This current to voltage converter rely on the very high input impedance of the operational amplifier. The input current (I) is forced through feedback resistor (Rf), and generates an output voltage equal to (-I x Rf). This output voltage is valid for output voltages from rail to rail, namely from -5 to +5 volts in this example.
This current to voltage converter rely on the very high input impedance of the operational amplifier. The input current (I) is forced through feedback resistor (Rf), and generates an output voltage equal to (-I x Rf).
The circuit in Figure 1 is a simple, low-cost voltage-to-time converter using the ubiquitous 555 timer chip. You can use the IC`s monostable multivibrator as a voltage-to-time converter by connecting the analog-voltage input to the charging resistor, R, instead of connecting R to VCC. With this modification, the timer chip`s output-timing cycle, tP, is proportional to the input voltage, VIN.
The circuit in Figure 1 converts
pulse information to a clean dc voltage
by the end of a single incoming
pulse. In another technique, an RC filter
can convert a PWM signal to an averaged
dc voltage, but this method is slow in responding.
pulse information is slower yet.
This circuit is intended to provide good square waves converting a sine wave picked-up from an existing generator. Its main feature consists in the fact that no power-source is needed: thus it can be simply connected between a sine wave generator and the device under test.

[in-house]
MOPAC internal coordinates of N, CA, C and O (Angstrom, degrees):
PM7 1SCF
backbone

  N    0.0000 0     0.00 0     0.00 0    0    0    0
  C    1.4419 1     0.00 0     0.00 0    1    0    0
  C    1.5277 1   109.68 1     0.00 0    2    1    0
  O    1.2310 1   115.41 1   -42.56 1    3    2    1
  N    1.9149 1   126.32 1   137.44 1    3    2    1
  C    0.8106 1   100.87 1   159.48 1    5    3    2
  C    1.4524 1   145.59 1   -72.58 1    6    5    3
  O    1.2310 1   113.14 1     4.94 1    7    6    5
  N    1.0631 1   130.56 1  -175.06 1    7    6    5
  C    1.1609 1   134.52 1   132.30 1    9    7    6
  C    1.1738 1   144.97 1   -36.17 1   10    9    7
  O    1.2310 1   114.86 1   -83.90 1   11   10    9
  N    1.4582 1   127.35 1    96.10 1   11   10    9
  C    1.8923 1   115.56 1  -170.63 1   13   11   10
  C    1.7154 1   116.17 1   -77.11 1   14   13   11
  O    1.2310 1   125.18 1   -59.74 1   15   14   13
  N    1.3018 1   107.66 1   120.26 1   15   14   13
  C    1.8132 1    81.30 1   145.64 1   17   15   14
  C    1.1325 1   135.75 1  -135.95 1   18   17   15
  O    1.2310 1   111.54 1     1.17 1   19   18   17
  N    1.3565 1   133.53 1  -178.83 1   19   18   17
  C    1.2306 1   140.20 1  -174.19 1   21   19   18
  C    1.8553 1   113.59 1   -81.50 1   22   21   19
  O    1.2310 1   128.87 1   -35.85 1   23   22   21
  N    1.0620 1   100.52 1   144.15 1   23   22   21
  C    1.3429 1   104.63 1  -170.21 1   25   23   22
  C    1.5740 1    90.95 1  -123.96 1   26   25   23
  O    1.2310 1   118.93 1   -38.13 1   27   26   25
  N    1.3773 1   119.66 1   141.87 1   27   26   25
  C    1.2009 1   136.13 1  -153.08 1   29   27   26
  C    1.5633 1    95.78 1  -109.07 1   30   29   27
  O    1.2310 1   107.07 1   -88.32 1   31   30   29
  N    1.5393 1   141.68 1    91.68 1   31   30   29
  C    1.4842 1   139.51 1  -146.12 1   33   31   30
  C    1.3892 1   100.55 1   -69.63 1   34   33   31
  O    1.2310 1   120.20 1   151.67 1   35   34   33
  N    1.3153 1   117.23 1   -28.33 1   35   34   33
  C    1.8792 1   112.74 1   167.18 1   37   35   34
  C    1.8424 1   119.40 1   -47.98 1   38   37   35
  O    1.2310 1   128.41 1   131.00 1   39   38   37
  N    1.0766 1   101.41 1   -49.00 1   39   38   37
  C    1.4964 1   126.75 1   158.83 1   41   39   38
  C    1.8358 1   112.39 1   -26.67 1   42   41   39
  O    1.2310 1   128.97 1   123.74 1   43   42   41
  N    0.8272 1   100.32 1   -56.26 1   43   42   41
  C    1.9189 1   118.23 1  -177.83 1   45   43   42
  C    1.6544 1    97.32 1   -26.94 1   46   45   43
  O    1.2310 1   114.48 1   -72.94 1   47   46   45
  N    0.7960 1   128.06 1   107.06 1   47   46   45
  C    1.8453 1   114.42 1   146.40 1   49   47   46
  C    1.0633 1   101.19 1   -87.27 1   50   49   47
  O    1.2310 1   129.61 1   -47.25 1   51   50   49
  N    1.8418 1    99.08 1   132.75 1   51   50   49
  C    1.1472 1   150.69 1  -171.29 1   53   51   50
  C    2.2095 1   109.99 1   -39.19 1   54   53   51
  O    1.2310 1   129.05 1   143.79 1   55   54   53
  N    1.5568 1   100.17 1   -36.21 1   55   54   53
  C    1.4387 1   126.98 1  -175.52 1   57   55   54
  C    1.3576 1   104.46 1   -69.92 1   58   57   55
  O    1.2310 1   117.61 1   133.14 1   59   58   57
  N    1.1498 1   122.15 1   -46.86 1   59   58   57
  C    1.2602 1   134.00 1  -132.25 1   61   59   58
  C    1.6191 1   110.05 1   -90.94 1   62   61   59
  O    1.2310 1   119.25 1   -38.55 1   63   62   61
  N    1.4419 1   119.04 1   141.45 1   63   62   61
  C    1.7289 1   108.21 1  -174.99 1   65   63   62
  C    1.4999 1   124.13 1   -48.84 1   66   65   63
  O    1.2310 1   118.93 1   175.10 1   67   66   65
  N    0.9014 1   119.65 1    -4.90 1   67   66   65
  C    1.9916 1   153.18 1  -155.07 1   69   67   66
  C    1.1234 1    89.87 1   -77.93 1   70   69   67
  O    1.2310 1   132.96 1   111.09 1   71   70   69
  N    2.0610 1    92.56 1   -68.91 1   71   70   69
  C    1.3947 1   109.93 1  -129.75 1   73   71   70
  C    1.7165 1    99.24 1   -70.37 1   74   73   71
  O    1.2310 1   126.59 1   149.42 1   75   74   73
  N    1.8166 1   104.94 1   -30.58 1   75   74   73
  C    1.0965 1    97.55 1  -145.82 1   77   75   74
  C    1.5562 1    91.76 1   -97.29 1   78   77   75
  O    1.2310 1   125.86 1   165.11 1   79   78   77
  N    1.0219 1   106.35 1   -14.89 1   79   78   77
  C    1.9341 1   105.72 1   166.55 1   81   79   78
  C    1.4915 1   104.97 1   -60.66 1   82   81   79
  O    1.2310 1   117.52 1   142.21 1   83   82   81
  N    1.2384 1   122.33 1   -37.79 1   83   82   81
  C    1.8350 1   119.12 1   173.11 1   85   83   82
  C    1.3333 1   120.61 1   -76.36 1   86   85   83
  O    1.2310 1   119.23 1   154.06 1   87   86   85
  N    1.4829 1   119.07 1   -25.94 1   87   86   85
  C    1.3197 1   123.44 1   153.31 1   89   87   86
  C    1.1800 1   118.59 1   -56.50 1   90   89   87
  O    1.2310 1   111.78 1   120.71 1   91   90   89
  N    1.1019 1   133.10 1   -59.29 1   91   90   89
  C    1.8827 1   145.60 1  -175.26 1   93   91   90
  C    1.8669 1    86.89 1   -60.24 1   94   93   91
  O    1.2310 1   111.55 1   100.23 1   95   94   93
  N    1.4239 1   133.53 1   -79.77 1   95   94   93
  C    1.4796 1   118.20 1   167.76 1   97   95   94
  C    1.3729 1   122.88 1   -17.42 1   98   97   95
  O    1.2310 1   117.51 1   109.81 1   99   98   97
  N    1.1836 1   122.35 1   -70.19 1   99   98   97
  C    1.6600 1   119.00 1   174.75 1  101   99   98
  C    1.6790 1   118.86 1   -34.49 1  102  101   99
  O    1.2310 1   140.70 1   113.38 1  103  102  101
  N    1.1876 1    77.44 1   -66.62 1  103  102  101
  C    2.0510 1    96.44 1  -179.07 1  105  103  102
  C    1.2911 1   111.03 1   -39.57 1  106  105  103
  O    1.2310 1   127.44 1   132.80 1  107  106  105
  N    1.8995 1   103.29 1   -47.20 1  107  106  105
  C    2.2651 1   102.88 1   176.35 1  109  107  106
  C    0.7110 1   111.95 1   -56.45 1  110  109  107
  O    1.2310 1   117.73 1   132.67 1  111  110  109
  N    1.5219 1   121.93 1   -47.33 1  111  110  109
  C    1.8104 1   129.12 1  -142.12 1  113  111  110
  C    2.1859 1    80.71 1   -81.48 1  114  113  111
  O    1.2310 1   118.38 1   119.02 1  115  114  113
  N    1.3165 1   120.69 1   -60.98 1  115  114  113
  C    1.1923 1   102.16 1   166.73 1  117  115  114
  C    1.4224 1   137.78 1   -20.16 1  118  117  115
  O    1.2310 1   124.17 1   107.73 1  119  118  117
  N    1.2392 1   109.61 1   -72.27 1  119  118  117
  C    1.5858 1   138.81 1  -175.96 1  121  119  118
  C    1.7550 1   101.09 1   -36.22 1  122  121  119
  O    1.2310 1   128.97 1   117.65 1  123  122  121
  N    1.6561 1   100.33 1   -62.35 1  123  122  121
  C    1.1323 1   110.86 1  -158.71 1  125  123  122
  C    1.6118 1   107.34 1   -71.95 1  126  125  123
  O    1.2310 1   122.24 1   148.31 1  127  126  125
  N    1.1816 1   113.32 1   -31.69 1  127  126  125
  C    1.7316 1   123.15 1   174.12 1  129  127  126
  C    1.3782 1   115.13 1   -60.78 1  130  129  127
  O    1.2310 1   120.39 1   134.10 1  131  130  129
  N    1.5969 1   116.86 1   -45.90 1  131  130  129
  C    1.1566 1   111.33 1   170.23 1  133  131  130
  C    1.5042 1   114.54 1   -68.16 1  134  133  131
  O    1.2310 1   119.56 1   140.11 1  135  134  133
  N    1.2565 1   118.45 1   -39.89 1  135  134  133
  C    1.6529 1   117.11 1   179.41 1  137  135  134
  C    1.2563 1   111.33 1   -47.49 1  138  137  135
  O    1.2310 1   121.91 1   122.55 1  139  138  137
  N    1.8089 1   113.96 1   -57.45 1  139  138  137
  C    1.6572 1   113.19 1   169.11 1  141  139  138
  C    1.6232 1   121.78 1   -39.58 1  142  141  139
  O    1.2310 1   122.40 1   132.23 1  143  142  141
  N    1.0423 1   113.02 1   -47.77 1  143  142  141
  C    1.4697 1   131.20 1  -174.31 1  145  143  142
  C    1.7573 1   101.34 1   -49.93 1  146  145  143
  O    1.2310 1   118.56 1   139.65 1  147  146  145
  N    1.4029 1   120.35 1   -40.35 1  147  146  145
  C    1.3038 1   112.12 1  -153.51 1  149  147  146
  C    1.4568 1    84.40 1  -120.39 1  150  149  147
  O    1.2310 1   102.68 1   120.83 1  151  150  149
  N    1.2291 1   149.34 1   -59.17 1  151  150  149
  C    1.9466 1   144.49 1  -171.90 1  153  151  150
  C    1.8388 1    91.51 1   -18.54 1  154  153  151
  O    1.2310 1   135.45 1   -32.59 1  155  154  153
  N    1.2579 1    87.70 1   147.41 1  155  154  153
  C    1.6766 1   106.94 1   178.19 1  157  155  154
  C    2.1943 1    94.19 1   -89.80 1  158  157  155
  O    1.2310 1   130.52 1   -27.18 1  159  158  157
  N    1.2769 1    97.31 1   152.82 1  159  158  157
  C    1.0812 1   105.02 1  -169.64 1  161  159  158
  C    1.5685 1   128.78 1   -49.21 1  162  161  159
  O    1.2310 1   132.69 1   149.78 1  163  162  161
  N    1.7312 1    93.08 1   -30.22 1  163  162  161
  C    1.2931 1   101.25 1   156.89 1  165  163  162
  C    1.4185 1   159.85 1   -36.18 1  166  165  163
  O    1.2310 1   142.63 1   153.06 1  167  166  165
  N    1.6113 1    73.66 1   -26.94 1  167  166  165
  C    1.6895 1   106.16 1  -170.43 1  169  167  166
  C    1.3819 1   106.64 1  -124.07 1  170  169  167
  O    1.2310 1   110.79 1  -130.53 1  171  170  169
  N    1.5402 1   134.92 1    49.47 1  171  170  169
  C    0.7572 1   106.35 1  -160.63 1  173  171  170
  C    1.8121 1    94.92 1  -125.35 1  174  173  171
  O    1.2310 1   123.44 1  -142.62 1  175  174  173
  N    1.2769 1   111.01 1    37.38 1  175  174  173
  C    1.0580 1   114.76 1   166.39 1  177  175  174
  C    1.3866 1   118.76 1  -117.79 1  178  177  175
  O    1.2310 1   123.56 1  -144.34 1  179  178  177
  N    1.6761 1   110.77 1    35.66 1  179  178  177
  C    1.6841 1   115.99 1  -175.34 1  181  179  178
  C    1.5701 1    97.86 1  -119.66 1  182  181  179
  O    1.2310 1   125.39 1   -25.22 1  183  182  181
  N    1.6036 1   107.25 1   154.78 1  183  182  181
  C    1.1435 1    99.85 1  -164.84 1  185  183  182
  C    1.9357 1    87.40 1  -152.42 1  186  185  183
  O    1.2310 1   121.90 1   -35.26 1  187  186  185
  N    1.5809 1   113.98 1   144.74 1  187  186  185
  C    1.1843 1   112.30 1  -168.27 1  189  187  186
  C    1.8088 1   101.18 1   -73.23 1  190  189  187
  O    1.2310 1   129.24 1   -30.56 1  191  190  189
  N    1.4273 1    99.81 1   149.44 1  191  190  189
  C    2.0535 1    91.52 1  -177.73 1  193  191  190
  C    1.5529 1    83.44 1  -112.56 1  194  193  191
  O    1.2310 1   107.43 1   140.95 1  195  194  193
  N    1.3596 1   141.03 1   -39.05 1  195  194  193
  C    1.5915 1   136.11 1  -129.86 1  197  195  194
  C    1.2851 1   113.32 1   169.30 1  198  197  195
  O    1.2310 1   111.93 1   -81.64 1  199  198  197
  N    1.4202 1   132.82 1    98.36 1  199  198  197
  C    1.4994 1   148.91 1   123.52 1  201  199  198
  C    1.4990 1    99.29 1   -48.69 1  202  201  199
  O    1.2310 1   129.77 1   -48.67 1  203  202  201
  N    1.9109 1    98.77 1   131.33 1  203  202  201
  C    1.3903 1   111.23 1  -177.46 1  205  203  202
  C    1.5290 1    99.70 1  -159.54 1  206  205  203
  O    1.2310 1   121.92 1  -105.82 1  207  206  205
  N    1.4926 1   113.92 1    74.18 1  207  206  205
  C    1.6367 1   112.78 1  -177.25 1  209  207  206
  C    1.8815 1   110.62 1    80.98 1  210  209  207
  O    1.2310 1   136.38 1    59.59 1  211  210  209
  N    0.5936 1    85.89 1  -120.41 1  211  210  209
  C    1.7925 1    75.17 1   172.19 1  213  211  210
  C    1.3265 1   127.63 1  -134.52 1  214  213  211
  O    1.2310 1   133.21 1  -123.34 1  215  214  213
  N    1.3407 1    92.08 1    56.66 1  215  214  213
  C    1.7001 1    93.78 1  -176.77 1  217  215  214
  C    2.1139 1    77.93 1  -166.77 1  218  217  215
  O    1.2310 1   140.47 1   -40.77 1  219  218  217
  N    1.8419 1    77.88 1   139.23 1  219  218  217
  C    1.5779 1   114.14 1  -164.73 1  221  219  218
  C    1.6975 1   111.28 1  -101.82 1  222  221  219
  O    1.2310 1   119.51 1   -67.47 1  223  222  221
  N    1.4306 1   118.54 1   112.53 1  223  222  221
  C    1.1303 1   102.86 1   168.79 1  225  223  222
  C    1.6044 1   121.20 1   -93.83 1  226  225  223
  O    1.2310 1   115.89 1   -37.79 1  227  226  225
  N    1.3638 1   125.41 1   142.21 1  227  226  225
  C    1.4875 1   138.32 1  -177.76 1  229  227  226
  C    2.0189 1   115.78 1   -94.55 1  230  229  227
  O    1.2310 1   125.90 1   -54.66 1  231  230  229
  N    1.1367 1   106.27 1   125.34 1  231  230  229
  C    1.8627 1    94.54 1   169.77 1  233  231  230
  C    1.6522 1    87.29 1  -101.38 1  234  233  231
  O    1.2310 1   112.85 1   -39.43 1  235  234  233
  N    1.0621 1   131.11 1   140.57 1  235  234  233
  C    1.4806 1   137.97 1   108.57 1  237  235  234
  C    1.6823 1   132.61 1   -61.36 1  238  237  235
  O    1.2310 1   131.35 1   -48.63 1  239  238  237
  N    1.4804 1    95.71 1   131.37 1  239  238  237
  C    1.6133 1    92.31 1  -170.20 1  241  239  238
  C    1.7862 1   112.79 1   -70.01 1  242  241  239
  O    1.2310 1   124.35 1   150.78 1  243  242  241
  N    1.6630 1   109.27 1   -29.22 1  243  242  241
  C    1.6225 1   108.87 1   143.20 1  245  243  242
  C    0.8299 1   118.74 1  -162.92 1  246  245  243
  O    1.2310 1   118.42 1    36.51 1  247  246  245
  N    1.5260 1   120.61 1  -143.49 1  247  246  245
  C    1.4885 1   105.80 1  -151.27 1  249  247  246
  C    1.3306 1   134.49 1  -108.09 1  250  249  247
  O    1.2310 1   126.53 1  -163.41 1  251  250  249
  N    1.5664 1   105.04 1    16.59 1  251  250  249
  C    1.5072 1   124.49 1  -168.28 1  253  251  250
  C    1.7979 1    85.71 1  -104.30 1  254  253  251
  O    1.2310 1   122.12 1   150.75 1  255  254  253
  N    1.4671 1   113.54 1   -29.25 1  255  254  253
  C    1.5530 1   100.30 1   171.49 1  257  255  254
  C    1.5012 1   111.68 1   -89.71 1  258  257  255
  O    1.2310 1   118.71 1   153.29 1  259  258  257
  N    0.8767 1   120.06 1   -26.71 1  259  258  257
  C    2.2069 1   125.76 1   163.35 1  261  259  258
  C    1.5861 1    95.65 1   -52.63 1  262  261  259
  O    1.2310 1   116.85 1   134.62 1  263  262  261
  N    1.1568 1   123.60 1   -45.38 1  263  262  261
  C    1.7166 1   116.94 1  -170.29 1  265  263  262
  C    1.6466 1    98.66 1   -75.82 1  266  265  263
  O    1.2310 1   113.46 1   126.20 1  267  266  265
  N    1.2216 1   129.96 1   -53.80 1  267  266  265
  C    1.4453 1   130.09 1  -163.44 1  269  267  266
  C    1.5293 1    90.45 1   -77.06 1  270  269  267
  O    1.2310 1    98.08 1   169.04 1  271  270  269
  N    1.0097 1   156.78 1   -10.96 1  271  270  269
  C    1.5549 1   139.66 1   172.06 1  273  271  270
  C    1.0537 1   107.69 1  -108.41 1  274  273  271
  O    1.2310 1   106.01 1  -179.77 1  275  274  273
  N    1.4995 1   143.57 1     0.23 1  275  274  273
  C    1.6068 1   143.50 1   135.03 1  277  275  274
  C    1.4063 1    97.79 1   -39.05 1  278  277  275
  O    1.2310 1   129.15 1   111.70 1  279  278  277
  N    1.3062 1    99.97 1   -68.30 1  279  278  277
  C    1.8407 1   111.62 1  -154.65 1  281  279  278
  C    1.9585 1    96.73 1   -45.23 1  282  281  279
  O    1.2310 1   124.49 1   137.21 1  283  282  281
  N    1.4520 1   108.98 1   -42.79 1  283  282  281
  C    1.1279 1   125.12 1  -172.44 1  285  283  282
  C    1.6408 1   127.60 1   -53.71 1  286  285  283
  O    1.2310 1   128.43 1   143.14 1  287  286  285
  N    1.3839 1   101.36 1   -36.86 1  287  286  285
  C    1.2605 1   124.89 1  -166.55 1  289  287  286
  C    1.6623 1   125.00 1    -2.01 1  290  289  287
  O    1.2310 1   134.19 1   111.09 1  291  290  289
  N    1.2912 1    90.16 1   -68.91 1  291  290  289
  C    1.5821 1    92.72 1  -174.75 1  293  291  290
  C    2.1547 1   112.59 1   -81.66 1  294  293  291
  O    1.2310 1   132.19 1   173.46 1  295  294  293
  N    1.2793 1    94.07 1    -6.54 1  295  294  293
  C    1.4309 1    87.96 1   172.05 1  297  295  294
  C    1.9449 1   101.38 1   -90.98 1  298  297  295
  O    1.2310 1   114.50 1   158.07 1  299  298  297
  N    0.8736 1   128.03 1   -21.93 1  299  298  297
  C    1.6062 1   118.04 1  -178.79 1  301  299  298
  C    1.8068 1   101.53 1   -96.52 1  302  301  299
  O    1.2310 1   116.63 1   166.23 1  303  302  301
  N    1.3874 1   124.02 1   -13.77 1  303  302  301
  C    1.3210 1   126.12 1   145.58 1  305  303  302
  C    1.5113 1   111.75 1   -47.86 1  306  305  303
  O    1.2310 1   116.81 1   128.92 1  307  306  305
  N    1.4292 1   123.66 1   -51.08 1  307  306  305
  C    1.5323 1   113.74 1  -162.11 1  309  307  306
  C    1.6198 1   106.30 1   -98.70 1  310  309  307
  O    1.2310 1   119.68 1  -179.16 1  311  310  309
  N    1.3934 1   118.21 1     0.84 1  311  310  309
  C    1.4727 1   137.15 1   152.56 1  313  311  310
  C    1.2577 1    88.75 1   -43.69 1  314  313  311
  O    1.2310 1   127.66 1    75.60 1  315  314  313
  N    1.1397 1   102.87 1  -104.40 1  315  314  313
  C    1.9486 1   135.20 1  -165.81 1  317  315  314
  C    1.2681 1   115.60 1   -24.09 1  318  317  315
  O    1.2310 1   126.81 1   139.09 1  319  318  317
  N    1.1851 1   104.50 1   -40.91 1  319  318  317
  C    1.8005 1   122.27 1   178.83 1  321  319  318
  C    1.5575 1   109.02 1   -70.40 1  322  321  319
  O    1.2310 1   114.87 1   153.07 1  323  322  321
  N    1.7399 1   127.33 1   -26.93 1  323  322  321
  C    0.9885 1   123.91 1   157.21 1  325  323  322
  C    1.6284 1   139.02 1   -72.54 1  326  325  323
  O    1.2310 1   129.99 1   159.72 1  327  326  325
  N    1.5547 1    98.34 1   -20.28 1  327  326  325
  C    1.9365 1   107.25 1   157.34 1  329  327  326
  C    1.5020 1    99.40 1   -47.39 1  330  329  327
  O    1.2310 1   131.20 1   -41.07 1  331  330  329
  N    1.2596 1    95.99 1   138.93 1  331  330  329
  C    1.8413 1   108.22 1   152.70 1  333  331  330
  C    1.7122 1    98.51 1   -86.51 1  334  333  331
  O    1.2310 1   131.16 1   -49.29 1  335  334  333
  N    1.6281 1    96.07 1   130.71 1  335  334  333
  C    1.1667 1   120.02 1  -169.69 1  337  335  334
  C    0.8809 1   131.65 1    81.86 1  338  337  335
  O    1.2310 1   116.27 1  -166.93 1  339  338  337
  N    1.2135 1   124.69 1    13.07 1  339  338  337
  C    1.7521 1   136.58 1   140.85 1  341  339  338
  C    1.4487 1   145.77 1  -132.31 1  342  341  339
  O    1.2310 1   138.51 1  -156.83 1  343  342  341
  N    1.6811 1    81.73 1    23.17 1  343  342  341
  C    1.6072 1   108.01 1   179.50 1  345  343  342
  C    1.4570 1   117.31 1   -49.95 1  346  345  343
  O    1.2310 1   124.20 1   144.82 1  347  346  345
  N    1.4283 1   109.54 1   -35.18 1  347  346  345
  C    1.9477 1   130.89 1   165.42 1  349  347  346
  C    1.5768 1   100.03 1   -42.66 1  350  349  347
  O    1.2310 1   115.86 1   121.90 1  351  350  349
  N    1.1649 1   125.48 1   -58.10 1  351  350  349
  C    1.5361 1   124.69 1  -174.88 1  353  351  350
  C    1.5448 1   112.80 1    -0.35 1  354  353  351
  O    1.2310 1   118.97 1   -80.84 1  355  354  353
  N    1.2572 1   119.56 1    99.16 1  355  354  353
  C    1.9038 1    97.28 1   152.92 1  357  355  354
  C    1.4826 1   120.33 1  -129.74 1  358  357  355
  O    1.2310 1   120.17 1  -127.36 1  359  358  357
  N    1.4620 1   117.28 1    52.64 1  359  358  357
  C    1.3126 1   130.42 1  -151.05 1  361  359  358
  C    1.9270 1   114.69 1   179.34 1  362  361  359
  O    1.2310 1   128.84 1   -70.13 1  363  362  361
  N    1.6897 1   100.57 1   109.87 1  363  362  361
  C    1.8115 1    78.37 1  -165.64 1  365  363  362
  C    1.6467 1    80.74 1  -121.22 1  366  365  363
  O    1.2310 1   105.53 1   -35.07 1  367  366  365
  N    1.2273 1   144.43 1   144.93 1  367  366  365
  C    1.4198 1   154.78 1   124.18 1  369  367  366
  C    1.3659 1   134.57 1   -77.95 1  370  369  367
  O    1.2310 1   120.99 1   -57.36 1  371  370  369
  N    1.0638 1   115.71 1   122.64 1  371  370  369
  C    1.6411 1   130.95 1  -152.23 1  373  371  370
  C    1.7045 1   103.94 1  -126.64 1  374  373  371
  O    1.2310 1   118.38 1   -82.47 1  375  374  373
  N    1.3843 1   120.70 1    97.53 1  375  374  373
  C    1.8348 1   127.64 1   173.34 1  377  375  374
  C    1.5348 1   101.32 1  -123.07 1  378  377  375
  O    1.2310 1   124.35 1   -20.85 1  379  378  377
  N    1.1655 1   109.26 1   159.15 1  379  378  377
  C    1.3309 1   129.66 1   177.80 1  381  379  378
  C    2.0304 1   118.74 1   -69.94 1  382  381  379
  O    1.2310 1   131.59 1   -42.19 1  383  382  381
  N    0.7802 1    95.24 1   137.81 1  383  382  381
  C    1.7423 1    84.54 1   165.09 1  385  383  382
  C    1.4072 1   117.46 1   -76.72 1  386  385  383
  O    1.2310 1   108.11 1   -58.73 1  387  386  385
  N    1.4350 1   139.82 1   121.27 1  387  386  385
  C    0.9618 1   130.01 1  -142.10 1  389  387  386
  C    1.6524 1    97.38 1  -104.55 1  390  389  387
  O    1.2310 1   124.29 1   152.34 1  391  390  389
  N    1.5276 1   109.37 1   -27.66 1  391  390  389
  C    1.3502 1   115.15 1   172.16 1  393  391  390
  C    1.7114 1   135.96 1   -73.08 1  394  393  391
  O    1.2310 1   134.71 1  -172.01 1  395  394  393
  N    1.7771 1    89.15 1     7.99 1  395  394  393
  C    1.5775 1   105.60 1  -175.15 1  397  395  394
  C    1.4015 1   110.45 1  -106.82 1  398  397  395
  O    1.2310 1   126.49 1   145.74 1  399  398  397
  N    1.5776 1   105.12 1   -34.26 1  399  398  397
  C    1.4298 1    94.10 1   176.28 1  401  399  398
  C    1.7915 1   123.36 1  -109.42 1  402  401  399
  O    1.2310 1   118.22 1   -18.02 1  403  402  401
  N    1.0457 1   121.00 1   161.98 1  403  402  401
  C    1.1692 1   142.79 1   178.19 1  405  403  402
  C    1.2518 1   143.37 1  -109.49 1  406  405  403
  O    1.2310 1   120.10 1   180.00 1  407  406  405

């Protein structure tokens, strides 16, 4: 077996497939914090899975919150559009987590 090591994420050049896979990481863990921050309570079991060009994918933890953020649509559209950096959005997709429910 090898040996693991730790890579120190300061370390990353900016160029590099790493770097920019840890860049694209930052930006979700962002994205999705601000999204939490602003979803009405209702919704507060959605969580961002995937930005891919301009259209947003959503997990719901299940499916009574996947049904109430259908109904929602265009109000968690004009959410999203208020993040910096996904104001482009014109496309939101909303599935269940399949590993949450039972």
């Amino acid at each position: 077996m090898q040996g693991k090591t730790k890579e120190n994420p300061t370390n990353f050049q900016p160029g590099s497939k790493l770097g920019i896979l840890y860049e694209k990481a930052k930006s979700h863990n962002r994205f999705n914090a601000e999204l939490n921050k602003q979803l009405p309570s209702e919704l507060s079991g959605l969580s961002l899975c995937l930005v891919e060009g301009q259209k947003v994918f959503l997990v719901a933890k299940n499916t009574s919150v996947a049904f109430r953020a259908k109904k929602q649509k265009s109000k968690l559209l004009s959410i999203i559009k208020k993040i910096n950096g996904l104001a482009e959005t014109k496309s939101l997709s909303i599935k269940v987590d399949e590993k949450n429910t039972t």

Figure 1 shows the typical output from a spectroscopic amplifier, where the presence of a large amount of detector noise with Gaussian distribution is a limiting factor for system performance in amplitude and timing resolution. The time-tagging of such pulses is subject to two well-known types of errors: the jitter related to the noise and the "walking time" arising from the amplitude variation of the signals.
This Circuit is a zero crossing detector, which produces an output state change whenever the input crosses the reference input. In this case the reference input is connected to ground. The output of the comparator can easily drive multiple outputs, which can include, for example, a relay, acontrol gate and a LED indicator.
Figure 1 shows a classic voltage-to-current (V/I) converter. You can select the resistor values such that the output current in the load, RL, varies only with the input voltage, VIN, and is independent of RL. The circuit is widely used in industrial instruments for supplying a 4- to 20-mA signal. The circuit has its limitations, however, because the resistor values must be quite accurate to obtain a true current source.
The voltage-to-current converter in Figure 1 can both source and sink current. The circuit is more flexible than some traditional current references that require different topologies for current sourcing and sinking. Also, you can easily adjust the value of the current reference by simply adjusting the circuit`s input voltage.